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|Title:||Persa: Introduction and Commentary|
|Authors:||Conlon, Joseph Matthew|
|Publisher:||Princeton, NJ : Princeton University|
|Abstract:||The Persa of Plautus has received little scholarly attention. Aside from a handful of articles and a few passing remarks in monographs about other plays or aspects of Plautus or Roman comedy, the only commentaries on the play are: Woytek (1982, German), Ammendola (1922, Italian), Ussing (1886, Latin), Jacobus Operarius (1679, Latin) and Lambinus (1577, Latin). This dissertation, taking the form of an introduction and commentary on the Persa, is the first commentary and, more generally, the first full-length treatment of the play in English. The introduction has three goals: (1) to show why all previous commentaries in other languages, but especially Woytek’s, fail to meet the needs and address the interests of modern readers and scholars of Plautus; (2) to demonstrate that the Persa has been neglected unjustly and that it merits attentive reading just as much as the more popular comedies of Plautus; and (3), to introduce the main issues of the play and the main interests of commentary which follows. The commentary itself performs all of the basic work that one would expect: collecting comparanda, explaining difficult and corrupt passages, providing necessary cultural and historical context, etc. In addition, it places particular emphasis on explaining Plautus’ language (especially alliteration, proverbs, etymology, the relationship between the colloquial and literary registers of Latin, word choice, and parallels with modern European languages), the staging of the drama, the development of the characters and their relationships, music, and the issues of slavery and gender. The goal throughout is to render the play more accesible to a wider audience of readers.|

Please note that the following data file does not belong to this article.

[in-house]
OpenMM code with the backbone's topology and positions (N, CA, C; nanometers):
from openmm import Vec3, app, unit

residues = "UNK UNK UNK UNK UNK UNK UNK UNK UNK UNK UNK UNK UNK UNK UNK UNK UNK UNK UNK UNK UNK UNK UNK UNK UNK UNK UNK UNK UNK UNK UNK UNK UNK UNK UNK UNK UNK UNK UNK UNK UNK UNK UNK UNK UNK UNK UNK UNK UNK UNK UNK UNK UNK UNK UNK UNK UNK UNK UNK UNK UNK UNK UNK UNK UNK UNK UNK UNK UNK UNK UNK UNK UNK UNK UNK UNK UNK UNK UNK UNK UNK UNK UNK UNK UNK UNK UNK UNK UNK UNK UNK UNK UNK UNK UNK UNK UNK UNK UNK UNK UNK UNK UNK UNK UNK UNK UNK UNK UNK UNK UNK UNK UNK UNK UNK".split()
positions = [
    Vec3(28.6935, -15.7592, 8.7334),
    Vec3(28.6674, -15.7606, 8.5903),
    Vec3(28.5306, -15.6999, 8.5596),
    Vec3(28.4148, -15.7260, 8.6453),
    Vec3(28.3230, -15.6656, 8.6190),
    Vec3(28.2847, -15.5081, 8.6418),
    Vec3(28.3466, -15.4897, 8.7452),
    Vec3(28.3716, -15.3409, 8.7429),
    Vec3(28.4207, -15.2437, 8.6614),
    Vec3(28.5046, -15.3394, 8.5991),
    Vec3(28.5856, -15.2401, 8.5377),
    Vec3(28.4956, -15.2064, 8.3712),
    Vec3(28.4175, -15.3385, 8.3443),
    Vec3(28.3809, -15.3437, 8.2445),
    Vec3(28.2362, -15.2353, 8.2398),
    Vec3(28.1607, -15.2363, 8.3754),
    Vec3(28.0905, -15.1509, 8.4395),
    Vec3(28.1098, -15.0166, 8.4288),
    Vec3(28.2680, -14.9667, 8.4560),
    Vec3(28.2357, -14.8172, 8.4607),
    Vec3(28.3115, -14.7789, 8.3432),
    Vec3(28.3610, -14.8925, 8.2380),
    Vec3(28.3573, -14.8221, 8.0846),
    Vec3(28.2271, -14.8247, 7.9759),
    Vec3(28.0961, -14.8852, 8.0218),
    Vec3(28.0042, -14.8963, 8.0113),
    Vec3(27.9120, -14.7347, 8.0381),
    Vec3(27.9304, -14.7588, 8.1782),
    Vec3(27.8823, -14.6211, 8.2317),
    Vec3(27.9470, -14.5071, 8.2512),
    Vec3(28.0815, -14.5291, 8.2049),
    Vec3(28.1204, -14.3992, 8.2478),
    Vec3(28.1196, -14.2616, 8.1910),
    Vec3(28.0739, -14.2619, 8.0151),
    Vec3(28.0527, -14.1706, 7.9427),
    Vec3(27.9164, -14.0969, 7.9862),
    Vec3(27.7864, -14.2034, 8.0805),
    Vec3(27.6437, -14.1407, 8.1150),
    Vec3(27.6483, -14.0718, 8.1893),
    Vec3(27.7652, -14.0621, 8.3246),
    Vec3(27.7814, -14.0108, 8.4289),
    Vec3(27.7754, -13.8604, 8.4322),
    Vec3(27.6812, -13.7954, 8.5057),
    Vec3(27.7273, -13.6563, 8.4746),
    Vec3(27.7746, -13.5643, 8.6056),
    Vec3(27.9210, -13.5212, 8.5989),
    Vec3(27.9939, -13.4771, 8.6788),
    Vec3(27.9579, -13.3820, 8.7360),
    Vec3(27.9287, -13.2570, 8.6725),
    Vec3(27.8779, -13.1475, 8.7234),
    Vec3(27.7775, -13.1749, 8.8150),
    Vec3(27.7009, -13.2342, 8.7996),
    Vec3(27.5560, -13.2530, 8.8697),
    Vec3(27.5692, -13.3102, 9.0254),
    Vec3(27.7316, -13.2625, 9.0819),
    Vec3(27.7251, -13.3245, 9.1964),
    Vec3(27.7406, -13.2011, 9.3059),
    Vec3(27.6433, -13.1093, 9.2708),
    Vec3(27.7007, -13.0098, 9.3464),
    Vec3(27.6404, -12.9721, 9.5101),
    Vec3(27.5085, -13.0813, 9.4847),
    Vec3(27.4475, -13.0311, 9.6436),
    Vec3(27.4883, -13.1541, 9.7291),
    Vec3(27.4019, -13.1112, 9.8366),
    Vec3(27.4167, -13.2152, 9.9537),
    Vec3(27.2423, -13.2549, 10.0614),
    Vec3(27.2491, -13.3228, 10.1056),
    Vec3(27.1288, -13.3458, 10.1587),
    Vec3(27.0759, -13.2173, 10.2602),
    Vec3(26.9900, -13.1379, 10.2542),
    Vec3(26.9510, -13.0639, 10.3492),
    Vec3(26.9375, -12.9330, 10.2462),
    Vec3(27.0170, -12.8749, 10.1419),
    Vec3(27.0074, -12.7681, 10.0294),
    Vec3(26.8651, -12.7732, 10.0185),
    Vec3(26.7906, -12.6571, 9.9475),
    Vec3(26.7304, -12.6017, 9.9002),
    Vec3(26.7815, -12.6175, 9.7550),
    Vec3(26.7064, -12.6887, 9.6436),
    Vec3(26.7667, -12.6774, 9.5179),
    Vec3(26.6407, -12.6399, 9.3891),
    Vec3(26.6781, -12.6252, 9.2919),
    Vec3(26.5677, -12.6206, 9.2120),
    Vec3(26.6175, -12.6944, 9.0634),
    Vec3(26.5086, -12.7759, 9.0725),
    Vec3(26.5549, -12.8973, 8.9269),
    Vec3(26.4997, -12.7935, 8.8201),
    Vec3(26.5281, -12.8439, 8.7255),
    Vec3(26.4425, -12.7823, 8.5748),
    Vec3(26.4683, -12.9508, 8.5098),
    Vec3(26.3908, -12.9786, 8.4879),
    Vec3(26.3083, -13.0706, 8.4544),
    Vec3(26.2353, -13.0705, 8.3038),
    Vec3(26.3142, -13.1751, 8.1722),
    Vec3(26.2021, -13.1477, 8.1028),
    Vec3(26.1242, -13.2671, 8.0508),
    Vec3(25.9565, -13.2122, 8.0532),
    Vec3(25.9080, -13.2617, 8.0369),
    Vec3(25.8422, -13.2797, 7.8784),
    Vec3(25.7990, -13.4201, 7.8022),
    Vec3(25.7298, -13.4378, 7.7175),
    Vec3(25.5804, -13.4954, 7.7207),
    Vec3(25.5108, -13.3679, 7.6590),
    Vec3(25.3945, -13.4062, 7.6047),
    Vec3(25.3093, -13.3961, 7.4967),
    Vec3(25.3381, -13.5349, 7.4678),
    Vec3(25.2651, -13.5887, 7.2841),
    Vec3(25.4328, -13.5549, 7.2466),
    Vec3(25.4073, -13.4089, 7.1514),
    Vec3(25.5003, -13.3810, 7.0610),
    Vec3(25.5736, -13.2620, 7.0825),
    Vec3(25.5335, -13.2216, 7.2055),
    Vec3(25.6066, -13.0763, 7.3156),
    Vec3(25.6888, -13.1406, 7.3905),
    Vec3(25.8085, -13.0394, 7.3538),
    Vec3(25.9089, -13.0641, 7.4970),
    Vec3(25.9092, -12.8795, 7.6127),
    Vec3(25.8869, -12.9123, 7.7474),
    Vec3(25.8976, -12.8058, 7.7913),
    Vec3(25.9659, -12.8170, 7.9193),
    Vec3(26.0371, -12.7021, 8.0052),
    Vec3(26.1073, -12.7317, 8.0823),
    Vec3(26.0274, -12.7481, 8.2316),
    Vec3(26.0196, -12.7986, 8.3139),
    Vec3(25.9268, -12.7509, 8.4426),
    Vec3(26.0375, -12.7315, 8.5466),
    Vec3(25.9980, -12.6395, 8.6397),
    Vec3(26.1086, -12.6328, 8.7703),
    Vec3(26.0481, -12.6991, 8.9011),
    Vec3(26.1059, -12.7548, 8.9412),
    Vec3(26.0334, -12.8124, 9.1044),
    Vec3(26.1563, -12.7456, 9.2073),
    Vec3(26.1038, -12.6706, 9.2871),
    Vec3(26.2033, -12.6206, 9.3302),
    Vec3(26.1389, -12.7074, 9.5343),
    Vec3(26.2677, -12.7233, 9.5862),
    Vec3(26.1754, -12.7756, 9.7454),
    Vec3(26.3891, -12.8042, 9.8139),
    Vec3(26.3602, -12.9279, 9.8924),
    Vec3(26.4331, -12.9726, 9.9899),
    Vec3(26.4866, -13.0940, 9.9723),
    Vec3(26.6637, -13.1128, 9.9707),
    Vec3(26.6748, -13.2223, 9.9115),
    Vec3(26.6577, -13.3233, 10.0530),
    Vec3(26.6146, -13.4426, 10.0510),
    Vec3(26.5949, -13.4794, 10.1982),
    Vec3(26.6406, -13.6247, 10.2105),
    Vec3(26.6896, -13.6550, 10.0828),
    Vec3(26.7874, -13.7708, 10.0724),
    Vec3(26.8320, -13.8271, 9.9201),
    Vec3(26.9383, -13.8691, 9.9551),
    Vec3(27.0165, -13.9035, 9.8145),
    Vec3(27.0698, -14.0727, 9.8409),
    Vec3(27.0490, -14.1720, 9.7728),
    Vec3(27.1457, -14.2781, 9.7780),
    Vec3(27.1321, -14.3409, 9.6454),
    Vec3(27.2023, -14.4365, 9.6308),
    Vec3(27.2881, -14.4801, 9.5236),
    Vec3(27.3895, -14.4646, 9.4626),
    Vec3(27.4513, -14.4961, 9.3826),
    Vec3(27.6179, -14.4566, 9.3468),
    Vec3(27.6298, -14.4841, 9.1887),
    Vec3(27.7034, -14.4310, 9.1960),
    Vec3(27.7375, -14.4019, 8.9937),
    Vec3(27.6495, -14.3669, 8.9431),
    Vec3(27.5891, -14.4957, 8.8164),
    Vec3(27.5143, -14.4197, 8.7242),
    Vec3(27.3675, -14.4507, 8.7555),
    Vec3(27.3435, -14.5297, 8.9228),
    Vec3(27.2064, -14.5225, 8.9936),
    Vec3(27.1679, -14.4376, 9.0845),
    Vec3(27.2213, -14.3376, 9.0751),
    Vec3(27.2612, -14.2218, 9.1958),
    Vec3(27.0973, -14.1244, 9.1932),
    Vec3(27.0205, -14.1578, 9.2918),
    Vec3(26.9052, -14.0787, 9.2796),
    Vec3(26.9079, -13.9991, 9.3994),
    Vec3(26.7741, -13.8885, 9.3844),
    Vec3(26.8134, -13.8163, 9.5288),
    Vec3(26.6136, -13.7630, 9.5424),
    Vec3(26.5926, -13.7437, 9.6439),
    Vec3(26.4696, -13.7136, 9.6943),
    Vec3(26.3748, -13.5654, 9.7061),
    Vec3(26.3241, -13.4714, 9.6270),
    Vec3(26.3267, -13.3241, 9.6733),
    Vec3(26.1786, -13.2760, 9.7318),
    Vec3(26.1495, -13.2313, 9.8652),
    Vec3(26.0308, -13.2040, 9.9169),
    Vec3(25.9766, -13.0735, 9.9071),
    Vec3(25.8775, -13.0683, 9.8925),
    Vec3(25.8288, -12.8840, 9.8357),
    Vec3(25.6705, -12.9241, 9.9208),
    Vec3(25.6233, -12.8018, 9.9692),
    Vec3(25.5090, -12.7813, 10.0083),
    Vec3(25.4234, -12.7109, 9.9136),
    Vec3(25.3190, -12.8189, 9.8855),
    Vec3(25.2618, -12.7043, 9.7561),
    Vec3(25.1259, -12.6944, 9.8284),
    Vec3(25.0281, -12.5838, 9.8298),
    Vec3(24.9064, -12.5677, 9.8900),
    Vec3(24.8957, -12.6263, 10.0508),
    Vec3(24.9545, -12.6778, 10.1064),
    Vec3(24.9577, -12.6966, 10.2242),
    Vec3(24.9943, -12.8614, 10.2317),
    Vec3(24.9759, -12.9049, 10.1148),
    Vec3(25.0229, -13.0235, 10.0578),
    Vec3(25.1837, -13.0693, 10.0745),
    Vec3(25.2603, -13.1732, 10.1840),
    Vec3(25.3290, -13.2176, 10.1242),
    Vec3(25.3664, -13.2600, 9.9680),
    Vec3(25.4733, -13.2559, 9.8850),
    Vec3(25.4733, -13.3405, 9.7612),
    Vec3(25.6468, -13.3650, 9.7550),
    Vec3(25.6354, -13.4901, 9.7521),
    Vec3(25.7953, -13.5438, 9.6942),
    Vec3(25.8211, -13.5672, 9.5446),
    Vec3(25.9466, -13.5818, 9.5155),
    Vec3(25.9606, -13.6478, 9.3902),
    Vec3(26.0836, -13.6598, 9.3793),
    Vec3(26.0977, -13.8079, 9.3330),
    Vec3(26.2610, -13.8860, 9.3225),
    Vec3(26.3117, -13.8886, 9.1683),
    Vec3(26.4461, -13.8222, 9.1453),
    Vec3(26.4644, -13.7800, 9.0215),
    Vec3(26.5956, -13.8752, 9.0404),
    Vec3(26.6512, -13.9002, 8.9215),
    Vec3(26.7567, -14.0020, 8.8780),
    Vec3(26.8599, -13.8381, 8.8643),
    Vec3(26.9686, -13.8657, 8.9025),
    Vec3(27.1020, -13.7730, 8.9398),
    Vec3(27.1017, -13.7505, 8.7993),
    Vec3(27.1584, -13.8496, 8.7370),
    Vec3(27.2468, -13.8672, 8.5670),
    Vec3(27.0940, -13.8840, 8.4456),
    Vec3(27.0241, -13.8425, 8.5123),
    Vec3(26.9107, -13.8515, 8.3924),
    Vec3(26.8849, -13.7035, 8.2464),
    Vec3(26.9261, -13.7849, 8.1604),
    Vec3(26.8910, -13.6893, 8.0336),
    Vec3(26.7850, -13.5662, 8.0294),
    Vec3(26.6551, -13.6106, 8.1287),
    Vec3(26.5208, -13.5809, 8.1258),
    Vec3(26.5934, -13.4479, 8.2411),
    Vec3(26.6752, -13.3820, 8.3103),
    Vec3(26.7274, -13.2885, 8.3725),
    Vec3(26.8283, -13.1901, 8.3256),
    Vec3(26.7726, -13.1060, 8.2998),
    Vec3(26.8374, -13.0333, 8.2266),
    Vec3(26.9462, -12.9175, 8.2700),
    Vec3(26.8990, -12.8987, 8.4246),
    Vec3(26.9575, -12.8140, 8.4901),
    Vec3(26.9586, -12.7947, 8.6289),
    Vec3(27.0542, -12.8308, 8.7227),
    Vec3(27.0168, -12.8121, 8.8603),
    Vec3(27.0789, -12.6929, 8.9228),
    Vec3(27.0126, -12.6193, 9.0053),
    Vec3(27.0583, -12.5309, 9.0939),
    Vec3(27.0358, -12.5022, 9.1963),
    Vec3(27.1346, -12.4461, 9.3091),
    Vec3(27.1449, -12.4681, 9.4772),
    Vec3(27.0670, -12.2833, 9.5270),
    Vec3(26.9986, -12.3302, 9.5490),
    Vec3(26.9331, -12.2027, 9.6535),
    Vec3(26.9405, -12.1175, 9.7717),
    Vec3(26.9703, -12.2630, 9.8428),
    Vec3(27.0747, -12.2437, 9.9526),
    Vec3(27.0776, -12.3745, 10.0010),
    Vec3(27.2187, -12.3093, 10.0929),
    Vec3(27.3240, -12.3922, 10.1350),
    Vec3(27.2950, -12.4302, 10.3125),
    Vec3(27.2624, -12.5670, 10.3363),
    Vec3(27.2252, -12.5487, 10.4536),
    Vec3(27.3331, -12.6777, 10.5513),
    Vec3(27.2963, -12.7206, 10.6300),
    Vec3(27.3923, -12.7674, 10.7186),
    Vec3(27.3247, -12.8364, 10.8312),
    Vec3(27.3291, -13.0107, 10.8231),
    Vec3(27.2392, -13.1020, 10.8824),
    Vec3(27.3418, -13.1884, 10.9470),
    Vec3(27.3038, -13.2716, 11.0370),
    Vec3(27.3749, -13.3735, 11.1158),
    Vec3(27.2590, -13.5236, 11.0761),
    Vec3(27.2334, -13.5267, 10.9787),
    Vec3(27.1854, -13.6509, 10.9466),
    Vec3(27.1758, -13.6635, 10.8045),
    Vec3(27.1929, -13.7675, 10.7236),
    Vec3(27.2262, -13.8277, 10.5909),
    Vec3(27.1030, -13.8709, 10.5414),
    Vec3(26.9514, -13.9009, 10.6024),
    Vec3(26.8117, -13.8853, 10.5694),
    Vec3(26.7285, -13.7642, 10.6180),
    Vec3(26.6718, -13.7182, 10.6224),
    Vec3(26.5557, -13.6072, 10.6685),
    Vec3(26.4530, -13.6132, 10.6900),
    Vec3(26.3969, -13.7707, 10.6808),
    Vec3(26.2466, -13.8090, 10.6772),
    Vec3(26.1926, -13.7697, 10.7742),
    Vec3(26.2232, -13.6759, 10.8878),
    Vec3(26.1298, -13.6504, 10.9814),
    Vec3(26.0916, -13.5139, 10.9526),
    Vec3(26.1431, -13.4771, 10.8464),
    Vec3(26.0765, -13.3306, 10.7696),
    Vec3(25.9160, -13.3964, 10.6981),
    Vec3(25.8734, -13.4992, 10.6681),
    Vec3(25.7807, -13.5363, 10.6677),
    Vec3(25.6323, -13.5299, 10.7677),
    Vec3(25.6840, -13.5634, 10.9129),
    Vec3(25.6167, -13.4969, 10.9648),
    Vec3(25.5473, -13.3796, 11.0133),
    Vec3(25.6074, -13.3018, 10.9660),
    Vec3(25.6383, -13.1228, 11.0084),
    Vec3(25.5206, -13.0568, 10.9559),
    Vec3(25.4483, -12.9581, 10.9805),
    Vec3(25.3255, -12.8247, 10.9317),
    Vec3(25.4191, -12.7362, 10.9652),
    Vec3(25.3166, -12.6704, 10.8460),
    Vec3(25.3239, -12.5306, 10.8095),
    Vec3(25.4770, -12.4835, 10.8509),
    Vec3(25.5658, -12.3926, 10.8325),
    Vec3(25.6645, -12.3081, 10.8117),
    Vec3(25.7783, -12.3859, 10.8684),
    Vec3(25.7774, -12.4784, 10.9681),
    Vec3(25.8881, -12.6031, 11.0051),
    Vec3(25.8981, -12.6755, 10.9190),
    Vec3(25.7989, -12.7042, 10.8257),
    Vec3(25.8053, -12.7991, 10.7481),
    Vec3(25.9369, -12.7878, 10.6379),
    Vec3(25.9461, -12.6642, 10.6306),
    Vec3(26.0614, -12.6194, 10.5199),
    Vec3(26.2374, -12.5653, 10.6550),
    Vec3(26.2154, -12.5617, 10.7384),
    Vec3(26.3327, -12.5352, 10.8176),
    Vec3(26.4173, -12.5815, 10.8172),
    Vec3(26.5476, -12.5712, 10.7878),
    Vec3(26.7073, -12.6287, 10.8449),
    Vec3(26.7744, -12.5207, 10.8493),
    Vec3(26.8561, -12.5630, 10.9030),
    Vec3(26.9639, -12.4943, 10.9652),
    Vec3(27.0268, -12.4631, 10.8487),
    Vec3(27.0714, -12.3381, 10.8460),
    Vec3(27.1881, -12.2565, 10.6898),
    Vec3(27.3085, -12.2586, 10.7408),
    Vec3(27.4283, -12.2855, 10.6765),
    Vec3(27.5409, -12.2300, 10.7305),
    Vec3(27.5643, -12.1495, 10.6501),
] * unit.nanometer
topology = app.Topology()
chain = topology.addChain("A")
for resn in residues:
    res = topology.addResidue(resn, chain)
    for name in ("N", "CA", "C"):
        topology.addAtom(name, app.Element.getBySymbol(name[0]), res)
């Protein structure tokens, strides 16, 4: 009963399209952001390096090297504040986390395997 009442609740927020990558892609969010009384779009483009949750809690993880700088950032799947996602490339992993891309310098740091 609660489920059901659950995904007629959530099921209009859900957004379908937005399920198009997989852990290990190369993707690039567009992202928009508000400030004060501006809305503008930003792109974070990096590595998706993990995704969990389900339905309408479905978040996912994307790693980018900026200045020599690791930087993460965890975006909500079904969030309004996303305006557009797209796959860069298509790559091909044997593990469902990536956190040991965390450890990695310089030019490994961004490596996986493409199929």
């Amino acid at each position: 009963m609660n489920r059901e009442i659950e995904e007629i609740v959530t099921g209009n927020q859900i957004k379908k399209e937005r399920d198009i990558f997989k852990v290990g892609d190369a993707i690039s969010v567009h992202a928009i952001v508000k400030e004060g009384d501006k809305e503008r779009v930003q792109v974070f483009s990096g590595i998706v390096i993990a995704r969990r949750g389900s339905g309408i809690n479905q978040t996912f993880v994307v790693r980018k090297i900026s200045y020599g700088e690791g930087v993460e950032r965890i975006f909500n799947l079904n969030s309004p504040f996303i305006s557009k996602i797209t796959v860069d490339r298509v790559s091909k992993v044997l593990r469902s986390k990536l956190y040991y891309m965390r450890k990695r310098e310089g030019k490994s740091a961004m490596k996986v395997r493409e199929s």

|Alternate format:||The Mudd Manuscript Library retains one bound copy of each dissertation. Search for these copies in the library's main catalog: http://catalog.princeton.edu/|
|Type of Material:||Academic dissertations (Ph.D.)|
|Appears in Collections:||Classics|
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